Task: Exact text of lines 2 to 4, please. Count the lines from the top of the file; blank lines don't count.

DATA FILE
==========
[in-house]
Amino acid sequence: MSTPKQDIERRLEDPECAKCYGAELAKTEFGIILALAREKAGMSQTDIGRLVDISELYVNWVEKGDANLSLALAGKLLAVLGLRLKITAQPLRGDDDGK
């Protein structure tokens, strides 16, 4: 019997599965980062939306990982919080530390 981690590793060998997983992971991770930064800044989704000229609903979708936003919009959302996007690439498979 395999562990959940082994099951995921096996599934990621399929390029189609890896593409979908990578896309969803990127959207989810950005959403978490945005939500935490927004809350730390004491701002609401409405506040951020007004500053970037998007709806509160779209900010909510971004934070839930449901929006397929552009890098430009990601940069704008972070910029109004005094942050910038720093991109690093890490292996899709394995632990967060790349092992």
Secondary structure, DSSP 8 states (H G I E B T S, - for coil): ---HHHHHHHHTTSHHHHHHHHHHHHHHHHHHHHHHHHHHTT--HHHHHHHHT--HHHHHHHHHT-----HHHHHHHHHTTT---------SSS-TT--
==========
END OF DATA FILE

Amino acid sequence: MSTPKQDIERRLEDPECAKCYGAELAKTEFGIILALAREKAGMSQTDIGRLVDISELYVNWVEKGDANLSLALAGKLLAVLGLRLKITAQPLRGDDDGK
């Protein structure tokens, strides 16, 4: 019997599965980062939306990982919080530390 981690590793060998997983992971991770930064800044989704000229609903979708936003919009959302996007690439498979 395999562990959940082994099951995921096996599934990621399929390029189609890896593409979908990578896309969803990127959207989810950005959403978490945005939500935490927004809350730390004491701002609401409405506040951020007004500053970037998007709806509160779209900010909510971004934070839930449901929006397929552009890098430009990601940069704008972070910029109004005094942050910038720093991109690093890490292996899709394995632990967060790349092992």
Secondary structure, DSSP 8 states (H G I E B T S, - for coil): ---HHHHHHHHTTSHHHHHHHHHHHHHHHHHHHHHHHHHHTT--HHHHHHHHT--HHHHHHHHHT-----HHHHHHHHHTTT---------SSS-TT--